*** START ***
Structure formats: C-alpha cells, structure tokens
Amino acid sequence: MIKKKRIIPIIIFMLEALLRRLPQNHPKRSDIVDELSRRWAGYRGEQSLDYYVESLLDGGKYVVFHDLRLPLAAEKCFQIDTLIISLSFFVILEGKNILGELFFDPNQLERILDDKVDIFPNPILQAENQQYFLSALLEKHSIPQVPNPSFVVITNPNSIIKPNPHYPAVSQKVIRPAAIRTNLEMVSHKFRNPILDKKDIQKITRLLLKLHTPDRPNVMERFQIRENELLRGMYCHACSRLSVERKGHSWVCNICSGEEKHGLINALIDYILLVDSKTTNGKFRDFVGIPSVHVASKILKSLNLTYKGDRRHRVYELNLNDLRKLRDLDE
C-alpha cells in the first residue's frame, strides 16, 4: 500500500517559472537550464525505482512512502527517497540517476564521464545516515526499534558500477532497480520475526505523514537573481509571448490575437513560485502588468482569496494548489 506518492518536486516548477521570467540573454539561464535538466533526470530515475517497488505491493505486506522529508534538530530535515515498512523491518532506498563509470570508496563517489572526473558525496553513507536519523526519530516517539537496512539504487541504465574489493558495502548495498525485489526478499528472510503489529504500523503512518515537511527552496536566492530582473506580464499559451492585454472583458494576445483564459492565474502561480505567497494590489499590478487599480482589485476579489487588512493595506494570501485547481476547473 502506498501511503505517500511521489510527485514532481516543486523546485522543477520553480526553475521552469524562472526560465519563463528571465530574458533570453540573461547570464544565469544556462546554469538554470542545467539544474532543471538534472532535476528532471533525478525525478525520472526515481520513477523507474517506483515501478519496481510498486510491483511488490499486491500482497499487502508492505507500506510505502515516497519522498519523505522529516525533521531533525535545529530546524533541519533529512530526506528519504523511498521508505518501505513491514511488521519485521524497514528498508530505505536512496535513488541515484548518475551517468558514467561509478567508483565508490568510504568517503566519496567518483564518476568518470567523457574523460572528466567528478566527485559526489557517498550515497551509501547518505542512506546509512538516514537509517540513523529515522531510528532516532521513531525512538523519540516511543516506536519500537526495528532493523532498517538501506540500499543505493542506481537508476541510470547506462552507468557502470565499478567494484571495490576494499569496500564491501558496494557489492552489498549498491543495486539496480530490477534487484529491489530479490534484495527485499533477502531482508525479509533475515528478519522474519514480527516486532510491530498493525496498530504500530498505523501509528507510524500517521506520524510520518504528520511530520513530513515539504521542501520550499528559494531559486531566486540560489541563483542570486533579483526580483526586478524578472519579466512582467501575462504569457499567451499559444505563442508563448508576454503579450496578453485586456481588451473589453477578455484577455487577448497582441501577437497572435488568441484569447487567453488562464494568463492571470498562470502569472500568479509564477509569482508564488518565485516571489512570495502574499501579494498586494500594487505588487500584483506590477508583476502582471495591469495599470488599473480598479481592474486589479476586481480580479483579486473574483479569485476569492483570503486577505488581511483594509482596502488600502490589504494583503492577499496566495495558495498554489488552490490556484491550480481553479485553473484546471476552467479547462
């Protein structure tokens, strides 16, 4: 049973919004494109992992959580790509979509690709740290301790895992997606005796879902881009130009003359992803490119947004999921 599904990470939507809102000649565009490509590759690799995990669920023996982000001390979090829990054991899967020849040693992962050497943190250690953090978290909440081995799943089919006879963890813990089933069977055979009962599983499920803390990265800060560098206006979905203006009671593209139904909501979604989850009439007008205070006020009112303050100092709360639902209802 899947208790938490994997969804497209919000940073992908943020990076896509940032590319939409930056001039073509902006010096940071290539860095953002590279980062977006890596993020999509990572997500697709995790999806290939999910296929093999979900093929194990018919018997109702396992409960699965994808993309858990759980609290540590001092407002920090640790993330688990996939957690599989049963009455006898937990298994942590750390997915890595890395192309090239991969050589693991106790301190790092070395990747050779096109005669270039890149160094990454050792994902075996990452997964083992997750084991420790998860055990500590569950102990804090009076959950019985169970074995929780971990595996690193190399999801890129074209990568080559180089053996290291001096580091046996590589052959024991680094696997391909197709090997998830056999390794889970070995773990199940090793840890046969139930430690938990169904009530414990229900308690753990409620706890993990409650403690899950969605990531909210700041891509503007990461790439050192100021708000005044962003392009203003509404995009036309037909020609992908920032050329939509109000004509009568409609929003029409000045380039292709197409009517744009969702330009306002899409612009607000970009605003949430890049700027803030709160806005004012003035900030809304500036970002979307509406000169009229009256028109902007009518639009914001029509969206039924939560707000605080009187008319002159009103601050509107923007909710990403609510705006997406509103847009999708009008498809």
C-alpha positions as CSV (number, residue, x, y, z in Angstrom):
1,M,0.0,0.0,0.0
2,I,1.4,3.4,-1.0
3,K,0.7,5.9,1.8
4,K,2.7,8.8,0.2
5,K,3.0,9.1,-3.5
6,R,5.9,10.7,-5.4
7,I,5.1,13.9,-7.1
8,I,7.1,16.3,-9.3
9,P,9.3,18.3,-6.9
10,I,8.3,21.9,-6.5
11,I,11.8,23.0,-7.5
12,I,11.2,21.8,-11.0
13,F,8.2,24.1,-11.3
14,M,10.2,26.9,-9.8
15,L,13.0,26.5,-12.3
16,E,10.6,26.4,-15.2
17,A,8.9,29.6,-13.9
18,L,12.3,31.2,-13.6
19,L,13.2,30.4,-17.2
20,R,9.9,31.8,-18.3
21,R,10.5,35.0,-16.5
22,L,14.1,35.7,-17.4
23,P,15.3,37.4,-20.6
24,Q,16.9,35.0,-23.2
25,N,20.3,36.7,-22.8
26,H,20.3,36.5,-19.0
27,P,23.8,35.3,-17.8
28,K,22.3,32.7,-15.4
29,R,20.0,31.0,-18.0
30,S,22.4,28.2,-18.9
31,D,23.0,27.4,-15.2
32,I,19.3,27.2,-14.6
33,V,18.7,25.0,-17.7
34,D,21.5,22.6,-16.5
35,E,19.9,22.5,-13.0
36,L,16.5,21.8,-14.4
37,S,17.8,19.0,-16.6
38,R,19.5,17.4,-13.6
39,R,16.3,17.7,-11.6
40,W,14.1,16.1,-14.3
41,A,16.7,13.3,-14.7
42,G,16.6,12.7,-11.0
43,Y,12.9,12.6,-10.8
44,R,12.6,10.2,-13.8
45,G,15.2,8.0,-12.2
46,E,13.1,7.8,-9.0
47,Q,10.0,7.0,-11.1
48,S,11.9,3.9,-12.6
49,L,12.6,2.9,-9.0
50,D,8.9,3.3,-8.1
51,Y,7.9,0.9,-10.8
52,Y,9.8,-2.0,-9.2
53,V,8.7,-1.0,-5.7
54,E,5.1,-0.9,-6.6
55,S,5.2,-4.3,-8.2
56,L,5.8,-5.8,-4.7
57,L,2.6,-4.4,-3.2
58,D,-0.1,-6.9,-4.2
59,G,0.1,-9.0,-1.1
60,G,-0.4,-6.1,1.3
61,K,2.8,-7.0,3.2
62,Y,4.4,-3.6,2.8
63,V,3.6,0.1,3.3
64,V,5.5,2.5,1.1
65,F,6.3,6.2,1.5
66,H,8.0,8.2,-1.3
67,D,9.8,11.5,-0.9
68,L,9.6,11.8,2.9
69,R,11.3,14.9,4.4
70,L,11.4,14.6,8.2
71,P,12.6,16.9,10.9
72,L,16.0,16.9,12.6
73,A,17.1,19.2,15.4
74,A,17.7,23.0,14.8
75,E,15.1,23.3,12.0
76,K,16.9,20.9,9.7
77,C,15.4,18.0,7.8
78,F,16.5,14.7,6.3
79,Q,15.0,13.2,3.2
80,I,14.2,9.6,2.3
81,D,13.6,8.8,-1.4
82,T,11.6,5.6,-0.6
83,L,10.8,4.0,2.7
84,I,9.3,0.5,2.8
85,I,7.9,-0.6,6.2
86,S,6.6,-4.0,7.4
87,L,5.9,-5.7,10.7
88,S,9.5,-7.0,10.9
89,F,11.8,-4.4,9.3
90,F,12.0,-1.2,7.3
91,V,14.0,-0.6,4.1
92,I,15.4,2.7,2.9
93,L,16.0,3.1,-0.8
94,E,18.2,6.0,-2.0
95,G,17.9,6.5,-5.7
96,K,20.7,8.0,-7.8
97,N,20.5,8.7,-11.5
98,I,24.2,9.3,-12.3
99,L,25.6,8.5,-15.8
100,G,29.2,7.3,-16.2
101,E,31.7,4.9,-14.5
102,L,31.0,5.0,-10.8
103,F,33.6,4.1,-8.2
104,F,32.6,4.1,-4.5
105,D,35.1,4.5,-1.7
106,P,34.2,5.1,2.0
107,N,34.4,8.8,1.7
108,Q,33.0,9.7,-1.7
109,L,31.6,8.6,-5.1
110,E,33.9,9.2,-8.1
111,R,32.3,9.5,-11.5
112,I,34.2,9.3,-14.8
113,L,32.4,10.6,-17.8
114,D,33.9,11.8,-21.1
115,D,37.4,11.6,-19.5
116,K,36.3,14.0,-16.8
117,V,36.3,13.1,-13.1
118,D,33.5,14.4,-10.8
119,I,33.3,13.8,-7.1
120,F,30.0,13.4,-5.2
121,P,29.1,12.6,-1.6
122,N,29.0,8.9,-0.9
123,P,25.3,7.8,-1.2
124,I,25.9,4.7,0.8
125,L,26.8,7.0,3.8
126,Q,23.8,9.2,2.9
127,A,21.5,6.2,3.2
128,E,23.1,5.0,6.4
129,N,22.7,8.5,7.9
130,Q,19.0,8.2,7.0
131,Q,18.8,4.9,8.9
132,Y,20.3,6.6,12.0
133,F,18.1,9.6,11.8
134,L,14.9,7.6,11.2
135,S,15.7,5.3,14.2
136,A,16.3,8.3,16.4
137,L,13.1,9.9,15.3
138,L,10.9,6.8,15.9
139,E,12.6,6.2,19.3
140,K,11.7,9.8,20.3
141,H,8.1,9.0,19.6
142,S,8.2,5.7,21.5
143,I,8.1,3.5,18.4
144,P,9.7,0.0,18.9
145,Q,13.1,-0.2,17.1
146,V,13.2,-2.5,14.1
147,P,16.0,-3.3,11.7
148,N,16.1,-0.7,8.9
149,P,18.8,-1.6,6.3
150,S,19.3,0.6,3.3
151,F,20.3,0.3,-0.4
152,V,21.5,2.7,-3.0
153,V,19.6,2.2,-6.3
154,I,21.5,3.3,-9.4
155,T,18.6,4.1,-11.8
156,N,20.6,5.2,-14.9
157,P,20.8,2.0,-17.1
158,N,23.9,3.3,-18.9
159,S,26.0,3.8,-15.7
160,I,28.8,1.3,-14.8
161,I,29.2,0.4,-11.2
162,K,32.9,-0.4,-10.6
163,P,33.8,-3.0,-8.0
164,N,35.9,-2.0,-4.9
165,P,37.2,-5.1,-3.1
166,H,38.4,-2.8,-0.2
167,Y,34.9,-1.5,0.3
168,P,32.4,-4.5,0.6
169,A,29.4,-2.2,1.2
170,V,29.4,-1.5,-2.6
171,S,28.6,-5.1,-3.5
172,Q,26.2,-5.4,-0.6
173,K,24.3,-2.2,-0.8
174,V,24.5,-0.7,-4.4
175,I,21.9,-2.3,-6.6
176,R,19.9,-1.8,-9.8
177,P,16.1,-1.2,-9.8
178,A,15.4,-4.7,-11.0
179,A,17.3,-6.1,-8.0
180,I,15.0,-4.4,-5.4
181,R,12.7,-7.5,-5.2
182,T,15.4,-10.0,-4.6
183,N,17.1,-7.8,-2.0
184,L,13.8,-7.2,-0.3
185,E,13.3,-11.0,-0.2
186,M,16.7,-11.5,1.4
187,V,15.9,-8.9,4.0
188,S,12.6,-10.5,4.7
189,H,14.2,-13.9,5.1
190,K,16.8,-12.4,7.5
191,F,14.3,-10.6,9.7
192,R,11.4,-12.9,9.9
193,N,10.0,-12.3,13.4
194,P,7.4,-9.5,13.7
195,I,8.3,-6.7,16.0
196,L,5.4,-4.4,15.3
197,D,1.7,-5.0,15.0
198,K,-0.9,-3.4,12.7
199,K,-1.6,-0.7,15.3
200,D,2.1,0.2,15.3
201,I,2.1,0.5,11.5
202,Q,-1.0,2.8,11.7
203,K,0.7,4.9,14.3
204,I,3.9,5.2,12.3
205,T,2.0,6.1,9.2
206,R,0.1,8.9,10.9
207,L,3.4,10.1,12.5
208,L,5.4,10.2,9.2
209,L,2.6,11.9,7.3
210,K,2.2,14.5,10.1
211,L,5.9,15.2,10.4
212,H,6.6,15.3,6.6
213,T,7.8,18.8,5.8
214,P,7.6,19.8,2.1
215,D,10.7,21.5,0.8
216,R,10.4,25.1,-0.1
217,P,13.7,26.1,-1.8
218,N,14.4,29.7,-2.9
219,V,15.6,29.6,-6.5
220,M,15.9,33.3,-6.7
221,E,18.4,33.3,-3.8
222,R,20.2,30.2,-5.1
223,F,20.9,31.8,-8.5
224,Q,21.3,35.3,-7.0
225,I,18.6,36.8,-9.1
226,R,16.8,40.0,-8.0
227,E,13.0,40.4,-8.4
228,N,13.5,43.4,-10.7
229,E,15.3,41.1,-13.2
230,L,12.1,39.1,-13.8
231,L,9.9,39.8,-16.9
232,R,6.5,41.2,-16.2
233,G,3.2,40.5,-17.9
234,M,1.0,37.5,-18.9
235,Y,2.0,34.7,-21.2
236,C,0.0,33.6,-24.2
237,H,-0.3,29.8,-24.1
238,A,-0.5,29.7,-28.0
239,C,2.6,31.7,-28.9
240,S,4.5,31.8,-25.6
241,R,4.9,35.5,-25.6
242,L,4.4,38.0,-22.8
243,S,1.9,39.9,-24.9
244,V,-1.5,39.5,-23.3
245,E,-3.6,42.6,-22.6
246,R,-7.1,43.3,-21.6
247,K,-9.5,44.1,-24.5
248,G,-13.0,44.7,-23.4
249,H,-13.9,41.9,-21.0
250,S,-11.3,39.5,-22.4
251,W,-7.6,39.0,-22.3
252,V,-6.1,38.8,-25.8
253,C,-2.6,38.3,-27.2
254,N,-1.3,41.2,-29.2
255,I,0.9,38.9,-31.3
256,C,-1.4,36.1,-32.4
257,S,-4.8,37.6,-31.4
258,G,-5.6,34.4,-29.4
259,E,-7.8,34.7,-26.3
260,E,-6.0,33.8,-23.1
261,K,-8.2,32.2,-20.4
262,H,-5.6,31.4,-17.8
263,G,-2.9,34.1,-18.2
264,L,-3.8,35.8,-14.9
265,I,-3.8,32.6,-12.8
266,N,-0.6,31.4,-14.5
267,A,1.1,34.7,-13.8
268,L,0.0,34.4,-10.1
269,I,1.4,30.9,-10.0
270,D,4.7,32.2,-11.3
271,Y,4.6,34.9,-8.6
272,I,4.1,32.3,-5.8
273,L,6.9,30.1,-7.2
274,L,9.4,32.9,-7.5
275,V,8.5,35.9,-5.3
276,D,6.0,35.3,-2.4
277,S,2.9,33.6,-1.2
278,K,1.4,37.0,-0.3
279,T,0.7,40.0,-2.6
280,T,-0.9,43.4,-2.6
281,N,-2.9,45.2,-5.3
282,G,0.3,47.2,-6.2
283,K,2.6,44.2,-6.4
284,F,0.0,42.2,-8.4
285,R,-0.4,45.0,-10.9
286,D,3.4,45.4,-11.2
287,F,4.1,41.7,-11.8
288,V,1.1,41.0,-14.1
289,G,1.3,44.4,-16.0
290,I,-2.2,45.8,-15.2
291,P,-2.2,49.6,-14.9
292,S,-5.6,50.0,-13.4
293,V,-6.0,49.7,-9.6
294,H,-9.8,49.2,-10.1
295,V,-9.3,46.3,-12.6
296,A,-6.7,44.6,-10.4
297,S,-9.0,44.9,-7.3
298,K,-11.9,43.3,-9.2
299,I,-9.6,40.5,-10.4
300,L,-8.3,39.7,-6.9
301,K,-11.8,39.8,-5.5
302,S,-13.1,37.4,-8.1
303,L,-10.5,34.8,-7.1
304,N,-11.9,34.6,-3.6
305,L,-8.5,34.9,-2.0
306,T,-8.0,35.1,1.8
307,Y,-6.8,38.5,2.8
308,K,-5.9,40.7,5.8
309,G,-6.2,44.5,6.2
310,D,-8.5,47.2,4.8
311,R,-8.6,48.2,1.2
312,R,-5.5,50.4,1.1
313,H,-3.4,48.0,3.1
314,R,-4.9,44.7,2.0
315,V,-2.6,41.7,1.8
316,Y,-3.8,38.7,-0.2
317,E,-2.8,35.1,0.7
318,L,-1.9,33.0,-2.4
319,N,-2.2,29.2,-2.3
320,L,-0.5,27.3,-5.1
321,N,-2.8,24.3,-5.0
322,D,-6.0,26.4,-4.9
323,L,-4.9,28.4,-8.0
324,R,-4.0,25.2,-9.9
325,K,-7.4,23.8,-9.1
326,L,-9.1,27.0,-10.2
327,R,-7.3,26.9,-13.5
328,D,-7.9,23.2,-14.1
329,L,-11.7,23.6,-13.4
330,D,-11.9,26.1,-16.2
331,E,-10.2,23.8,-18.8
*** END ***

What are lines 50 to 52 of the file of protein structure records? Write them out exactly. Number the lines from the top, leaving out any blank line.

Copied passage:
45,G,15.2,8.0,-12.2
46,E,13.1,7.8,-9.0
47,Q,10.0,7.0,-11.1